Original URL: http://www.azcentral.com/arizonarepublic/local/articles/1102earlyed02.html
Early childhood education should be priority, advocates agree
November 2, 2003
It's as if the planets have aligned.
After decades of special interest groups pushing their own plans for education
reform, groups as varied as their causes are agreeing that the No. 1 cause for
Arizona should be improving early childhood education.
Business leaders, educators, non-profit agency directors, even pediatricians are
working in an unprecedented way to focus attention on the education of the
state's youngest citizens. These unlikely partners are meeting in forums and
conferences across the Valley in an attempt to offer a united front.
Come January, the groups aim to pressure lawmakers for systematic reforms in
early education, ranging from the quality of child care centers to the education
of their teachers.
They believe that quality education for children from birth to age 6 is the
foundation of the Valley's future economic and social success.
Jim Zaharis, vice president of Greater Phoenix Leadership, said business leaders
see value in preparing their future workforce and community leaders, and that
has them talking about education, especially early education. When the
philanthropic, business and education leaders join forces, it "will be hard for
the politicians to ignore," he said.
Pediatrician Grace Caputo sees doctors as an untapped resource in early literacy
efforts. She hands out books to new parents when their babies reach 6 months
old. She continues to pass out the books until they are 6 years old. And she is
encouraging her colleagues to do the same.
"We have a unique opportunity to make an impact, to say that reading is
important," Caputo said at a recent citywide forum on early education.
For those who have placed high priority on early education for years, the new
attention is welcome. At Phoenix Day Child and Family Learning Center in south
Phoenix, 83 percent of the children are from low-income families.
"We can't do it without support and funding," said Yvette Katsenes, executive
director of Phoenix Day, which is accredited by the National Association for the
Education of Young Children, meaning it offers high-quality care.
Early education is no longer just the issue of "bleeding-heart liberals," said
Bob Donofrio, Murphy Elementary District superintendent.
"It's about economics," he said at a recent education forum.
Gov. Janet Napolitano, who recently spent two days in North Carolina reviewing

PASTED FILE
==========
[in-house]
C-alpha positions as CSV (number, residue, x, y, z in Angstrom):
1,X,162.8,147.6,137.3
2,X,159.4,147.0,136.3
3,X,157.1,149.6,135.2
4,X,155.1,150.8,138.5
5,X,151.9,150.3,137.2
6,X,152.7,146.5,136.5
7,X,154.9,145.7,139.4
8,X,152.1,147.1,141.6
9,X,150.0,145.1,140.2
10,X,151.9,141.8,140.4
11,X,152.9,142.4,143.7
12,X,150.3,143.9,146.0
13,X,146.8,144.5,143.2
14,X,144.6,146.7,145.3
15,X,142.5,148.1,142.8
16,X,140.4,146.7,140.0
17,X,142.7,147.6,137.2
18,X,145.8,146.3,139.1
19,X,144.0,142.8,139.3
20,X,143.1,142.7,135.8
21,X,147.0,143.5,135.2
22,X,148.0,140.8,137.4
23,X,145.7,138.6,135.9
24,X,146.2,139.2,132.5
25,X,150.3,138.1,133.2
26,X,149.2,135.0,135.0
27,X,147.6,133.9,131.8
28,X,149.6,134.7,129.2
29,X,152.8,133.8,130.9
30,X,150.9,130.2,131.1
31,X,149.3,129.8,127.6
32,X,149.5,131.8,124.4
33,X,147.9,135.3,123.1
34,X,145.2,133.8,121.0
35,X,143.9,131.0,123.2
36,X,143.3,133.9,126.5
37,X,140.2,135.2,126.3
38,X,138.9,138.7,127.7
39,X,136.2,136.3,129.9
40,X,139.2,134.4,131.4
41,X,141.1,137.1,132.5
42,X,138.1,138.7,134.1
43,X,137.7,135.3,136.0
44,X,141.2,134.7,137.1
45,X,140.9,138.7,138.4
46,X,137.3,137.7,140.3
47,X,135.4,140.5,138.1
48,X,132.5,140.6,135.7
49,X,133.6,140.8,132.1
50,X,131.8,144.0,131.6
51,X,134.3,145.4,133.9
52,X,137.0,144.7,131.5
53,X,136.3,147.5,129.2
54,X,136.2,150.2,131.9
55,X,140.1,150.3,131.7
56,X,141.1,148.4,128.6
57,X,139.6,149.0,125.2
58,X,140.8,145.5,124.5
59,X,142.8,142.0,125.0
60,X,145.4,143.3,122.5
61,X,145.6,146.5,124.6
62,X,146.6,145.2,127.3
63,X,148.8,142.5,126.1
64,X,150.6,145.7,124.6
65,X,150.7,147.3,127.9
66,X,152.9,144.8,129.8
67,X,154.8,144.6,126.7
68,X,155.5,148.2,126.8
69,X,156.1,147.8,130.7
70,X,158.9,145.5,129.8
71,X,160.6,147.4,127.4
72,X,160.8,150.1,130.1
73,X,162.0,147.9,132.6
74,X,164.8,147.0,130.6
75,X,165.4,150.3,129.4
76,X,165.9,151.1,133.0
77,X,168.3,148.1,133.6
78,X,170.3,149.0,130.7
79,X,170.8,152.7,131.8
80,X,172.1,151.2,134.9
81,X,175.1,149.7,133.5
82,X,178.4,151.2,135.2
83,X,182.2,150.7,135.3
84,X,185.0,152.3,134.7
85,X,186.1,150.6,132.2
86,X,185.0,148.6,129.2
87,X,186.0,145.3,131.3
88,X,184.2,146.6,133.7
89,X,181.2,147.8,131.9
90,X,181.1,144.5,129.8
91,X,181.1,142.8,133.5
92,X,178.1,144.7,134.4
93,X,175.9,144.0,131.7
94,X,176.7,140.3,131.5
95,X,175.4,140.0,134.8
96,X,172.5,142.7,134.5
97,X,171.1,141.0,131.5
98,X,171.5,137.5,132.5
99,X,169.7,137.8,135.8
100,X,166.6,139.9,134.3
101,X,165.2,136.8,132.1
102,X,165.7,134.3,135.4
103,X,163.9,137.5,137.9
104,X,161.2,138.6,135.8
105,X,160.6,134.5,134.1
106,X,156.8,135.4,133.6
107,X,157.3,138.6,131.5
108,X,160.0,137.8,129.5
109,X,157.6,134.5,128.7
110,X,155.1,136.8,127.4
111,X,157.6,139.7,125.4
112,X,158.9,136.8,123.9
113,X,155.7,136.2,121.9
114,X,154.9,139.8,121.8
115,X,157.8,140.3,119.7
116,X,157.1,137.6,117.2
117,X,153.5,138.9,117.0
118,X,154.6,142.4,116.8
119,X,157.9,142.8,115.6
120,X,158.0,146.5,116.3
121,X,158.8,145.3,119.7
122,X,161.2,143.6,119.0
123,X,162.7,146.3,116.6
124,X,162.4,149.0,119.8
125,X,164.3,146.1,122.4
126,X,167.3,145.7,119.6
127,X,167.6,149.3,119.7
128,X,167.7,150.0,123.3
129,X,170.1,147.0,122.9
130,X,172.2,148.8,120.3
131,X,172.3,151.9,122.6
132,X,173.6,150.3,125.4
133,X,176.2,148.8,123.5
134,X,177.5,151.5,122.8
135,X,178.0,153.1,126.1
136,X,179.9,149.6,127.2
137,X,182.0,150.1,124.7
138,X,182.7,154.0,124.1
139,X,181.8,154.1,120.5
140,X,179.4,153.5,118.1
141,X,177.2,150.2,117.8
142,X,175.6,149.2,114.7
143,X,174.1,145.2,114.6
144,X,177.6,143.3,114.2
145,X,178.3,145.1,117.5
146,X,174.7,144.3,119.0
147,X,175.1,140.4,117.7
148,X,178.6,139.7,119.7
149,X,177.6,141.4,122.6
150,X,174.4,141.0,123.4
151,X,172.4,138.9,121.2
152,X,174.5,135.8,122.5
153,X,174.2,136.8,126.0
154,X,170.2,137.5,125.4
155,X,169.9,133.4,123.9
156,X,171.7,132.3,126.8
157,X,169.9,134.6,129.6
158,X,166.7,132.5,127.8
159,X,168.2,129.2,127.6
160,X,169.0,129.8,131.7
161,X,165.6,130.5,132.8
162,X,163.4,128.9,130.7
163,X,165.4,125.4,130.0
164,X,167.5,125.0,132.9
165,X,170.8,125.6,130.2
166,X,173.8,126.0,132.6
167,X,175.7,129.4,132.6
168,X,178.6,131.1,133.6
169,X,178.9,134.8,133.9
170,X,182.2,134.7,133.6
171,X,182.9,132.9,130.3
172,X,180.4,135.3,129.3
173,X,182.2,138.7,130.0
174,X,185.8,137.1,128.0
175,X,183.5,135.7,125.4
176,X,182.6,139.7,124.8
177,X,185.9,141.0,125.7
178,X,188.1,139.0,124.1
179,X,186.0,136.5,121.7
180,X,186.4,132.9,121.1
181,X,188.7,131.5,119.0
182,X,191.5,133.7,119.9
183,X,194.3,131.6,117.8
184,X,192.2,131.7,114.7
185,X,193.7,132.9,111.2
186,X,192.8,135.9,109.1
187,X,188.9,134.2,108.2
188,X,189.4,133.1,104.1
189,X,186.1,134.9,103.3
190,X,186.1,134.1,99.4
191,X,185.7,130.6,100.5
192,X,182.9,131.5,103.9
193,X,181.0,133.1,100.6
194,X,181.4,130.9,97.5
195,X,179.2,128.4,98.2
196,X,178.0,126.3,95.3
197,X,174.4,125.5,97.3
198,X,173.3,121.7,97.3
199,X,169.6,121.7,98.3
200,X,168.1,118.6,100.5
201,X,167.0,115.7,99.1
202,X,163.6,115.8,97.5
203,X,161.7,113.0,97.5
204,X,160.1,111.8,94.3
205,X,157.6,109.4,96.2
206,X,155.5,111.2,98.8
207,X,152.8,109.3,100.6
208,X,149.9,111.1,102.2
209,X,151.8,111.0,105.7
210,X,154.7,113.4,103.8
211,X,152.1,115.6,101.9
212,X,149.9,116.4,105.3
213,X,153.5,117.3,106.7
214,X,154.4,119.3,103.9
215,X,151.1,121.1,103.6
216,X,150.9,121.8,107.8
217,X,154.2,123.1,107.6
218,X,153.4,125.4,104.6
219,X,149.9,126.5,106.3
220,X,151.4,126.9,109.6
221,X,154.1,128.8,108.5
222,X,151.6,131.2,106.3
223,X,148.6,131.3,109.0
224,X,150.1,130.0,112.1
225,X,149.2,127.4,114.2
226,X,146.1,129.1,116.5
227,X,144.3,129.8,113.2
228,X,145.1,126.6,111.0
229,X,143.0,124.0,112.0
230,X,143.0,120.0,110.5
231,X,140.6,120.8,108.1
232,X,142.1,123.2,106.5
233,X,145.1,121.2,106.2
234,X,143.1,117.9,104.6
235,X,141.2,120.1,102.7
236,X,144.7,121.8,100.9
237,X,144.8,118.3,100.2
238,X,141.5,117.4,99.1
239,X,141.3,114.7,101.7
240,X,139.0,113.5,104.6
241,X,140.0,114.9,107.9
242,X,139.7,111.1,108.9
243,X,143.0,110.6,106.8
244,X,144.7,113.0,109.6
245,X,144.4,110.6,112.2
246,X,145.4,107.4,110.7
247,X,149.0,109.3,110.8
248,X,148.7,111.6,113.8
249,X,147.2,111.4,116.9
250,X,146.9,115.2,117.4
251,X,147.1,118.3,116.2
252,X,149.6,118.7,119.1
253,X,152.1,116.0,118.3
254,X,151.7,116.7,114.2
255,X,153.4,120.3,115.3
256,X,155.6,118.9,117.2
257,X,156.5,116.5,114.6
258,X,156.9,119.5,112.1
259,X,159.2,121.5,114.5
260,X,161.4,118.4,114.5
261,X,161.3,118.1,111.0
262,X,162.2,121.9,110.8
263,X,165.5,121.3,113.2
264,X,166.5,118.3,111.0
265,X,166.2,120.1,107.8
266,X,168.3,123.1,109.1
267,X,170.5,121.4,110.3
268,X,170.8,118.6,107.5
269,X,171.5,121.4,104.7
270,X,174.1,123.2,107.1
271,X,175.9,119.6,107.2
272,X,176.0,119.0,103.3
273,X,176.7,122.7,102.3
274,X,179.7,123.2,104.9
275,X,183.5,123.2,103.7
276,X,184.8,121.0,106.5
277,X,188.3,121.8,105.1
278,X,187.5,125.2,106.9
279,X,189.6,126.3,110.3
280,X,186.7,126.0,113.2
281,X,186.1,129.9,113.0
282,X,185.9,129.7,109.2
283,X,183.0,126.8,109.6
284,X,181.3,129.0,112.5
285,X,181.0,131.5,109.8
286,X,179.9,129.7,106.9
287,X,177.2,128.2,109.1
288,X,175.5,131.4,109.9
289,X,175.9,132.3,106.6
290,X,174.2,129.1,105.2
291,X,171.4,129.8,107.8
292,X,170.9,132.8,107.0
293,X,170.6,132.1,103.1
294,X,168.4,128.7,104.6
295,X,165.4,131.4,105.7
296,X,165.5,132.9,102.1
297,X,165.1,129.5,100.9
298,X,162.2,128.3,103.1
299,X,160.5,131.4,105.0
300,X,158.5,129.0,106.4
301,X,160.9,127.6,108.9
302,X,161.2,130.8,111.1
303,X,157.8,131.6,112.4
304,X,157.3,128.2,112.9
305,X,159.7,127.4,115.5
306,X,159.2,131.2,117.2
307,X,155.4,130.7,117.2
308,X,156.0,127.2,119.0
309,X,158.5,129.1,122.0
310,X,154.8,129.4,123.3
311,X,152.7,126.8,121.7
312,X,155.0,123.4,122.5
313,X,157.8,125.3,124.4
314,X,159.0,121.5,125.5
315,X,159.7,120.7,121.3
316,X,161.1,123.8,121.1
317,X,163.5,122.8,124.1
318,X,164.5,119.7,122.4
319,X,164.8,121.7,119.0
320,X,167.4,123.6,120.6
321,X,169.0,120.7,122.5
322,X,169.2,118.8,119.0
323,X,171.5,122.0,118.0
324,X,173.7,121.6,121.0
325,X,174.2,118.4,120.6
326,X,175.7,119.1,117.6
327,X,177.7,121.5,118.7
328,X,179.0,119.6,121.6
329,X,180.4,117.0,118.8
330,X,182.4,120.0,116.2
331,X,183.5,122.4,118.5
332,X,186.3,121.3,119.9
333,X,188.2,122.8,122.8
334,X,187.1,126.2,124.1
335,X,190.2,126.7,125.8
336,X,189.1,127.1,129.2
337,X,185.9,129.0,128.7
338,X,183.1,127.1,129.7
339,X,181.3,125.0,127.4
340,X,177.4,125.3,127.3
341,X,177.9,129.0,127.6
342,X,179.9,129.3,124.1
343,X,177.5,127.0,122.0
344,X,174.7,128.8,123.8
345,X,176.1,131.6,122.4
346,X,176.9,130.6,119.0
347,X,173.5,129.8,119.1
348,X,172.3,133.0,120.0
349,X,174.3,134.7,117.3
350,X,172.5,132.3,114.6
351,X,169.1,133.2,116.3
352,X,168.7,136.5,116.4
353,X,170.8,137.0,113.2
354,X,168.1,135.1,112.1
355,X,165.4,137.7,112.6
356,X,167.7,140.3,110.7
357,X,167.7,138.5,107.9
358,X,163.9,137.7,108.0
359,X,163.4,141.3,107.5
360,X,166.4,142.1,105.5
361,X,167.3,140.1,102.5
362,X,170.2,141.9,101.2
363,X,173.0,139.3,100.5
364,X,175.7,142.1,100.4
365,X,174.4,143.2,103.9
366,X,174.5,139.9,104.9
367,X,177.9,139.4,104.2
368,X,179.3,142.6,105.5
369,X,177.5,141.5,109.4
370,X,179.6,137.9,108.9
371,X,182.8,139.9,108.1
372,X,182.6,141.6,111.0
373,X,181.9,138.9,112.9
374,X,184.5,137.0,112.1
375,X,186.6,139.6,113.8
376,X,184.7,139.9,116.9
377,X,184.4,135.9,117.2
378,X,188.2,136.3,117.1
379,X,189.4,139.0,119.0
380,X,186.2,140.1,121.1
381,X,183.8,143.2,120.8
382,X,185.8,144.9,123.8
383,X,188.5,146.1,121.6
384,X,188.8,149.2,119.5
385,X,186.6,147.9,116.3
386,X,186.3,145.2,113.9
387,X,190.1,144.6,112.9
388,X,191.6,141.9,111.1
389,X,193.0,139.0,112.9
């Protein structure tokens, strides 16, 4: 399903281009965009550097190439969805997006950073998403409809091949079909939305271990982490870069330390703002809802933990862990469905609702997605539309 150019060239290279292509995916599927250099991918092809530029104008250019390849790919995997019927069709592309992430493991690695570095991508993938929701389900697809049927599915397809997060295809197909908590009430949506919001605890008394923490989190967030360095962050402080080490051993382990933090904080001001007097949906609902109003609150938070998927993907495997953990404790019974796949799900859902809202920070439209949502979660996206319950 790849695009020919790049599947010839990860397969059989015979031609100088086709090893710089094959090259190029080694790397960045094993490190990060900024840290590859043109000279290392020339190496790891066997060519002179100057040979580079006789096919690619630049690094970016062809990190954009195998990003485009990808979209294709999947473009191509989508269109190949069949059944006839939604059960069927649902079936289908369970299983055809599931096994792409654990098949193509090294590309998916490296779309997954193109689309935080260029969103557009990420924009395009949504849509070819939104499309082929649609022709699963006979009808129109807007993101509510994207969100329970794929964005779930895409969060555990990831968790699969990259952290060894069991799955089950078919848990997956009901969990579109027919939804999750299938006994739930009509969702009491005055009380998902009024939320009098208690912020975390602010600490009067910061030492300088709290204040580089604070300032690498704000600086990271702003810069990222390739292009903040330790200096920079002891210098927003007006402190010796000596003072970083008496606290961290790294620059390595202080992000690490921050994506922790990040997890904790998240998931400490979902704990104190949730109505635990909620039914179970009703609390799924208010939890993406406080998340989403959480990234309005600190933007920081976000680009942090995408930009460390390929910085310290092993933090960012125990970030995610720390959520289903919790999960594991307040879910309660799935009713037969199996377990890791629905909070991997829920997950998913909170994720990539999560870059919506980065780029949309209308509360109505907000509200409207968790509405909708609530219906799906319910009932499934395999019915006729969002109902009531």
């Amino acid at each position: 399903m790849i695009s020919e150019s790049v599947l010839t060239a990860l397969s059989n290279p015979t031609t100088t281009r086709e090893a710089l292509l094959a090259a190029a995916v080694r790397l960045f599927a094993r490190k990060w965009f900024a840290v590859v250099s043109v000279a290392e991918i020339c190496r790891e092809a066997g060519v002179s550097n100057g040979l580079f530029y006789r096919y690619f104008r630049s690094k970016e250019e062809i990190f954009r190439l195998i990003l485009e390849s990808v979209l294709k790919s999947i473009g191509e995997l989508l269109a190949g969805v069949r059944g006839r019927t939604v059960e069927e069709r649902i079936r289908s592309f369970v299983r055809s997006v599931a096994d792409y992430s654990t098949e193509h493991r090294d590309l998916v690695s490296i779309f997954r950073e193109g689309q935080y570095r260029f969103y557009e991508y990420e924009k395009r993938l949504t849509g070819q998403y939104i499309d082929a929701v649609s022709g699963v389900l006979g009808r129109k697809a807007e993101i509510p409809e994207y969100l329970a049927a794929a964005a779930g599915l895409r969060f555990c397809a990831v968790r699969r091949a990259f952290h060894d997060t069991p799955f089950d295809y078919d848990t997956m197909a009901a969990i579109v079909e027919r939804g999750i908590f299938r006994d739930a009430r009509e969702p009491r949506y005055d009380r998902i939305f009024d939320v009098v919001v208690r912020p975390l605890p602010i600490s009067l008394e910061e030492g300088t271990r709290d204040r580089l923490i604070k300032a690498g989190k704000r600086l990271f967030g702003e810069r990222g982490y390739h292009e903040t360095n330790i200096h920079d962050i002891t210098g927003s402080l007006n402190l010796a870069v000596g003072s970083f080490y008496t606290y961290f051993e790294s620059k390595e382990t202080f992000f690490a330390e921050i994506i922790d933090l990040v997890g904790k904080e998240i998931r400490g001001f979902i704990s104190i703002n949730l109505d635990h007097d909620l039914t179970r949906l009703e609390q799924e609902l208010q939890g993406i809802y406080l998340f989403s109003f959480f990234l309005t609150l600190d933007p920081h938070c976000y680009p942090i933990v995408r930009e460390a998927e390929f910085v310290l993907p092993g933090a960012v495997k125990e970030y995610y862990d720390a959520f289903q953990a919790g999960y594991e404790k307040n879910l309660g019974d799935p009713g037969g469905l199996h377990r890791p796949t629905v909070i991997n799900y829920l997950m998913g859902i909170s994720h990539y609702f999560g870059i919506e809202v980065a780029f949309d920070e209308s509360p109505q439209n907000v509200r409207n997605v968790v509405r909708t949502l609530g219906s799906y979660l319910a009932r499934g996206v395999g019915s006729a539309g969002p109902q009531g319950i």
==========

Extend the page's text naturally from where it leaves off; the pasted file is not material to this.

that state's early-education programs, is expected to announce her plans for
Arizona's early-education future in January, in her State of the State address.
There is nearly a sense of giddiness among those who have been preaching the
benefits of early education for the past 20 years. Carol Peck, a former school
superintendent, said the fact that a Democratic governor, Republican school
superintendent, business leaders and education foundations all agree that
early-childhood education is the No. 1 priority is a rare moment in state
history. It's time to pounce.
Peck, president and CEO of the Rodel Charitable Foundation of Arizona, has for
years believed in the long-term benefits of educating children before they get
Across the country, the push for more money to fund early education has picked
up validity as doctors and scientists have published reports on brain research
that says children are not born with a pre-existing brain capacity. From birth
to age 5, they are developing social, emotional and cognitive abilities that
influence the rest of their lives.
Arizona State University's Jill Stamm said that six years ago, when ASU founded
the New Directions Institute for Infant Brain Development, no one was talking
about brain development. Few even knew how a child's brain developed. Now, brain
development is all the talk in non-profit circles, teacher workshops and
How brain research translates into education policy will be pushed by the
Arizona School Readiness Board, which reports to Napolitano.
The board has been charged with mapping efforts of city and state agencies,
non-profit groups and education foundations to come up with a statewide plan.
Longtime early-education advocate Irene Jacobs is heading the board. She
promises the group will find a way to ensure there is no duplication of
services, that child care centers will offer affordable, high-quality care and
that it will look into incentives to centers and teachers for raising their